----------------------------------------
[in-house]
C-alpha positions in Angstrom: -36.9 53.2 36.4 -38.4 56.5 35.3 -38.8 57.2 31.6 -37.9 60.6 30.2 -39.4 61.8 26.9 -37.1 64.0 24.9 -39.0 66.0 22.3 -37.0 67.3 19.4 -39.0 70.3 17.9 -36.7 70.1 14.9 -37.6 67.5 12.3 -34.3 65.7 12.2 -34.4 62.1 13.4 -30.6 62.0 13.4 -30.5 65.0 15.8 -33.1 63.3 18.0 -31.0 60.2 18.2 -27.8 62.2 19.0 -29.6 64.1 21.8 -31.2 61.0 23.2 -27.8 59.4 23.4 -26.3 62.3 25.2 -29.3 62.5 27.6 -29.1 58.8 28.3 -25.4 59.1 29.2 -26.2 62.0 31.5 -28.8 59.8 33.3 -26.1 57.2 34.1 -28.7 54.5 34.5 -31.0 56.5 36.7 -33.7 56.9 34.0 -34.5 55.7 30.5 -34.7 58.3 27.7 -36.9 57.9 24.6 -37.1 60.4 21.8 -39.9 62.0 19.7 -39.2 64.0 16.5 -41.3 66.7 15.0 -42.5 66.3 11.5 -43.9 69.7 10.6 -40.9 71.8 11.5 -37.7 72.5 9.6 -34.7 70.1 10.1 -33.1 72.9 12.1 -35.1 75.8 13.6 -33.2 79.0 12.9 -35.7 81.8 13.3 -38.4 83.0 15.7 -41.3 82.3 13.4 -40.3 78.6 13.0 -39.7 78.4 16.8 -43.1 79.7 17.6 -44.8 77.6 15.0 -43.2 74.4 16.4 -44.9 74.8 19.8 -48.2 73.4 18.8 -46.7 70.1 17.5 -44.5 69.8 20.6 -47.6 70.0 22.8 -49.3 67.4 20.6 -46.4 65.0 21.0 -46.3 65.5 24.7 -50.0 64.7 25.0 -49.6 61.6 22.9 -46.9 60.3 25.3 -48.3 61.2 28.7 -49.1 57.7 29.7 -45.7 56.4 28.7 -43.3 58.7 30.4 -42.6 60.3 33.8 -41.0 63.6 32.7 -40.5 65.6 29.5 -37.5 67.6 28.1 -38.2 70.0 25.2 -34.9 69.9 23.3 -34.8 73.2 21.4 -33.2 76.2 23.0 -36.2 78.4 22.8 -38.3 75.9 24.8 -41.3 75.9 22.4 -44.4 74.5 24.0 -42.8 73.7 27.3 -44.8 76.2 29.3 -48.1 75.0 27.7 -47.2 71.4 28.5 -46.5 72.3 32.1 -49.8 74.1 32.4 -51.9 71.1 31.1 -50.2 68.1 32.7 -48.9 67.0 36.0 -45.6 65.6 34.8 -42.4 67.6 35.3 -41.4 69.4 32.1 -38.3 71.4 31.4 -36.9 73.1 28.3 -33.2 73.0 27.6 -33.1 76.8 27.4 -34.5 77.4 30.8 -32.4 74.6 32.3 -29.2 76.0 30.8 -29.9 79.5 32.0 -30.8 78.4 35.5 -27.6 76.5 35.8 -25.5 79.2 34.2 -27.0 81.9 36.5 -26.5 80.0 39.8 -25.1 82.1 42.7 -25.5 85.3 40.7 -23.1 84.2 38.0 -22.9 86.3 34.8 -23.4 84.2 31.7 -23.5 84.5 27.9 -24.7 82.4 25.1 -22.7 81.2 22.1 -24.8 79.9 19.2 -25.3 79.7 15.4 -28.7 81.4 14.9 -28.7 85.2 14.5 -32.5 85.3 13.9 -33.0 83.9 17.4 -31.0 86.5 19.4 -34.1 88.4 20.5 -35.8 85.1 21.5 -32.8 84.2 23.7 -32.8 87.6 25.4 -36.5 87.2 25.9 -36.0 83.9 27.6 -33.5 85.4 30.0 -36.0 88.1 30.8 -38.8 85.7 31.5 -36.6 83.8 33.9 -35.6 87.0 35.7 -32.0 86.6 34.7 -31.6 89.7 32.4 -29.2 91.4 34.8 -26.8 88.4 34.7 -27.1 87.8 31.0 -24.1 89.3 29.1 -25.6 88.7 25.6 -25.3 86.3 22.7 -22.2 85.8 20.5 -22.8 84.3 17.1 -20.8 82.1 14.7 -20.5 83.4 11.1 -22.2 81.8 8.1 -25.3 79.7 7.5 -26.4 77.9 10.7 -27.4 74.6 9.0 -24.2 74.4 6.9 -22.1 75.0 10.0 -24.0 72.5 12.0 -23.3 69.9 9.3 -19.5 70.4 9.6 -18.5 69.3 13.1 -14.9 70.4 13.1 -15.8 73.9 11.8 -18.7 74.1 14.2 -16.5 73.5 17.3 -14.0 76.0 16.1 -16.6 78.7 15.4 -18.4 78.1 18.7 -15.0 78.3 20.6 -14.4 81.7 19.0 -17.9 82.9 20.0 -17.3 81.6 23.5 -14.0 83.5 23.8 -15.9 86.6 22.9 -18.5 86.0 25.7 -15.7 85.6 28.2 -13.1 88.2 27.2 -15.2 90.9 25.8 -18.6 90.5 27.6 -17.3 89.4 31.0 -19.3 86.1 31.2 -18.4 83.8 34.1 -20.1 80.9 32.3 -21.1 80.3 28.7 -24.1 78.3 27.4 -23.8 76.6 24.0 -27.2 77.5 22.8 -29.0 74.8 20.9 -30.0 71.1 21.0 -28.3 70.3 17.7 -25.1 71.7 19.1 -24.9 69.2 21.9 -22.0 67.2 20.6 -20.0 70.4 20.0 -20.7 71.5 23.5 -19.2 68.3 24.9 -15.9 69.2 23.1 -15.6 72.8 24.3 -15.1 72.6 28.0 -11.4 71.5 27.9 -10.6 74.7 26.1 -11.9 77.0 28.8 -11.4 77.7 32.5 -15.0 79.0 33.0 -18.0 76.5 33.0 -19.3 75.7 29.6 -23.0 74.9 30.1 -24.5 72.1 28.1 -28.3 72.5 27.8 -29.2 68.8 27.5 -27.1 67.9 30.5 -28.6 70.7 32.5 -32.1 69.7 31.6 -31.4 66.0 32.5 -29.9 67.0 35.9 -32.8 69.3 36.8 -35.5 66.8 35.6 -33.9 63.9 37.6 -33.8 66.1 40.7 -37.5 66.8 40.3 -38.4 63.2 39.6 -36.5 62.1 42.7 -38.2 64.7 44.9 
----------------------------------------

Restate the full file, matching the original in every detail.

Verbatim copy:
[in-house]
C-alpha positions in Angstrom: -36.9 53.2 36.4 -38.4 56.5 35.3 -38.8 57.2 31.6 -37.9 60.6 30.2 -39.4 61.8 26.9 -37.1 64.0 24.9 -39.0 66.0 22.3 -37.0 67.3 19.4 -39.0 70.3 17.9 -36.7 70.1 14.9 -37.6 67.5 12.3 -34.3 65.7 12.2 -34.4 62.1 13.4 -30.6 62.0 13.4 -30.5 65.0 15.8 -33.1 63.3 18.0 -31.0 60.2 18.2 -27.8 62.2 19.0 -29.6 64.1 21.8 -31.2 61.0 23.2 -27.8 59.4 23.4 -26.3 62.3 25.2 -29.3 62.5 27.6 -29.1 58.8 28.3 -25.4 59.1 29.2 -26.2 62.0 31.5 -28.8 59.8 33.3 -26.1 57.2 34.1 -28.7 54.5 34.5 -31.0 56.5 36.7 -33.7 56.9 34.0 -34.5 55.7 30.5 -34.7 58.3 27.7 -36.9 57.9 24.6 -37.1 60.4 21.8 -39.9 62.0 19.7 -39.2 64.0 16.5 -41.3 66.7 15.0 -42.5 66.3 11.5 -43.9 69.7 10.6 -40.9 71.8 11.5 -37.7 72.5 9.6 -34.7 70.1 10.1 -33.1 72.9 12.1 -35.1 75.8 13.6 -33.2 79.0 12.9 -35.7 81.8 13.3 -38.4 83.0 15.7 -41.3 82.3 13.4 -40.3 78.6 13.0 -39.7 78.4 16.8 -43.1 79.7 17.6 -44.8 77.6 15.0 -43.2 74.4 16.4 -44.9 74.8 19.8 -48.2 73.4 18.8 -46.7 70.1 17.5 -44.5 69.8 20.6 -47.6 70.0 22.8 -49.3 67.4 20.6 -46.4 65.0 21.0 -46.3 65.5 24.7 -50.0 64.7 25.0 -49.6 61.6 22.9 -46.9 60.3 25.3 -48.3 61.2 28.7 -49.1 57.7 29.7 -45.7 56.4 28.7 -43.3 58.7 30.4 -42.6 60.3 33.8 -41.0 63.6 32.7 -40.5 65.6 29.5 -37.5 67.6 28.1 -38.2 70.0 25.2 -34.9 69.9 23.3 -34.8 73.2 21.4 -33.2 76.2 23.0 -36.2 78.4 22.8 -38.3 75.9 24.8 -41.3 75.9 22.4 -44.4 74.5 24.0 -42.8 73.7 27.3 -44.8 76.2 29.3 -48.1 75.0 27.7 -47.2 71.4 28.5 -46.5 72.3 32.1 -49.8 74.1 32.4 -51.9 71.1 31.1 -50.2 68.1 32.7 -48.9 67.0 36.0 -45.6 65.6 34.8 -42.4 67.6 35.3 -41.4 69.4 32.1 -38.3 71.4 31.4 -36.9 73.1 28.3 -33.2 73.0 27.6 -33.1 76.8 27.4 -34.5 77.4 30.8 -32.4 74.6 32.3 -29.2 76.0 30.8 -29.9 79.5 32.0 -30.8 78.4 35.5 -27.6 76.5 35.8 -25.5 79.2 34.2 -27.0 81.9 36.5 -26.5 80.0 39.8 -25.1 82.1 42.7 -25.5 85.3 40.7 -23.1 84.2 38.0 -22.9 86.3 34.8 -23.4 84.2 31.7 -23.5 84.5 27.9 -24.7 82.4 25.1 -22.7 81.2 22.1 -24.8 79.9 19.2 -25.3 79.7 15.4 -28.7 81.4 14.9 -28.7 85.2 14.5 -32.5 85.3 13.9 -33.0 83.9 17.4 -31.0 86.5 19.4 -34.1 88.4 20.5 -35.8 85.1 21.5 -32.8 84.2 23.7 -32.8 87.6 25.4 -36.5 87.2 25.9 -36.0 83.9 27.6 -33.5 85.4 30.0 -36.0 88.1 30.8 -38.8 85.7 31.5 -36.6 83.8 33.9 -35.6 87.0 35.7 -32.0 86.6 34.7 -31.6 89.7 32.4 -29.2 91.4 34.8 -26.8 88.4 34.7 -27.1 87.8 31.0 -24.1 89.3 29.1 -25.6 88.7 25.6 -25.3 86.3 22.7 -22.2 85.8 20.5 -22.8 84.3 17.1 -20.8 82.1 14.7 -20.5 83.4 11.1 -22.2 81.8 8.1 -25.3 79.7 7.5 -26.4 77.9 10.7 -27.4 74.6 9.0 -24.2 74.4 6.9 -22.1 75.0 10.0 -24.0 72.5 12.0 -23.3 69.9 9.3 -19.5 70.4 9.6 -18.5 69.3 13.1 -14.9 70.4 13.1 -15.8 73.9 11.8 -18.7 74.1 14.2 -16.5 73.5 17.3 -14.0 76.0 16.1 -16.6 78.7 15.4 -18.4 78.1 18.7 -15.0 78.3 20.6 -14.4 81.7 19.0 -17.9 82.9 20.0 -17.3 81.6 23.5 -14.0 83.5 23.8 -15.9 86.6 22.9 -18.5 86.0 25.7 -15.7 85.6 28.2 -13.1 88.2 27.2 -15.2 90.9 25.8 -18.6 90.5 27.6 -17.3 89.4 31.0 -19.3 86.1 31.2 -18.4 83.8 34.1 -20.1 80.9 32.3 -21.1 80.3 28.7 -24.1 78.3 27.4 -23.8 76.6 24.0 -27.2 77.5 22.8 -29.0 74.8 20.9 -30.0 71.1 21.0 -28.3 70.3 17.7 -25.1 71.7 19.1 -24.9 69.2 21.9 -22.0 67.2 20.6 -20.0 70.4 20.0 -20.7 71.5 23.5 -19.2 68.3 24.9 -15.9 69.2 23.1 -15.6 72.8 24.3 -15.1 72.6 28.0 -11.4 71.5 27.9 -10.6 74.7 26.1 -11.9 77.0 28.8 -11.4 77.7 32.5 -15.0 79.0 33.0 -18.0 76.5 33.0 -19.3 75.7 29.6 -23.0 74.9 30.1 -24.5 72.1 28.1 -28.3 72.5 27.8 -29.2 68.8 27.5 -27.1 67.9 30.5 -28.6 70.7 32.5 -32.1 69.7 31.6 -31.4 66.0 32.5 -29.9 67.0 35.9 -32.8 69.3 36.8 -35.5 66.8 35.6 -33.9 63.9 37.6 -33.8 66.1 40.7 -37.5 66.8 40.3 -38.4 63.2 39.6 -36.5 62.1 42.7 -38.2 64.7 44.9 